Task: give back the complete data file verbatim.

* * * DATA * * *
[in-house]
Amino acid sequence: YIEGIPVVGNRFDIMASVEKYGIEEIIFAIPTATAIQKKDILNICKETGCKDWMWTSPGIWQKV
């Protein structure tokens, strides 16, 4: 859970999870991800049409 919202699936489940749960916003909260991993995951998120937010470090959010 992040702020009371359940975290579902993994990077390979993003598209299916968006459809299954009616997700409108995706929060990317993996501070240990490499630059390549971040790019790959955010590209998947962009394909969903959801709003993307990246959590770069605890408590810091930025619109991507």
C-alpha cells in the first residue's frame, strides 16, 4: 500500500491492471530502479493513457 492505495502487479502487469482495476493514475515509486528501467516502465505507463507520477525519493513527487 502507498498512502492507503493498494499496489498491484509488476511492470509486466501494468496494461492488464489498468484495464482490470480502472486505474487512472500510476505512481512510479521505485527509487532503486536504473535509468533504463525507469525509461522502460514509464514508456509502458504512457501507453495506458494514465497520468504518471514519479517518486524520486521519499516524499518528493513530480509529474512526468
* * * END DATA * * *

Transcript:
[in-house]
Amino acid sequence: YIEGIPVVGNRFDIMASVEKYGIEEIIFAIPTATAIQKKDILNICKETGCKDWMWTSPGIWQKV
């Protein structure tokens, strides 16, 4: 859970999870991800049409 919202699936489940749960916003909260991993995951998120937010470090959010 992040702020009371359940975290579902993994990077390979993003598209299916968006459809299954009616997700409108995706929060990317993996501070240990490499630059390549971040790019790959955010590209998947962009394909969903959801709003993307990246959590770069605890408590810091930025619109991507």
C-alpha cells in the first residue's frame, strides 16, 4: 500500500491492471530502479493513457 492505495502487479502487469482495476493514475515509486528501467516502465505507463507520477525519493513527487 502507498498512502492507503493498494499496489498491484509488476511492470509486466501494468496494461492488464489498468484495464482490470480502472486505474487512472500510476505512481512510479521505485527509487532503486536504473535509468533504463525507469525509461522502460514509464514508456509502458504512457501507453495506458494514465497520468504518471514519479517518486524520486521519499516524499518528493513530480509529474512526468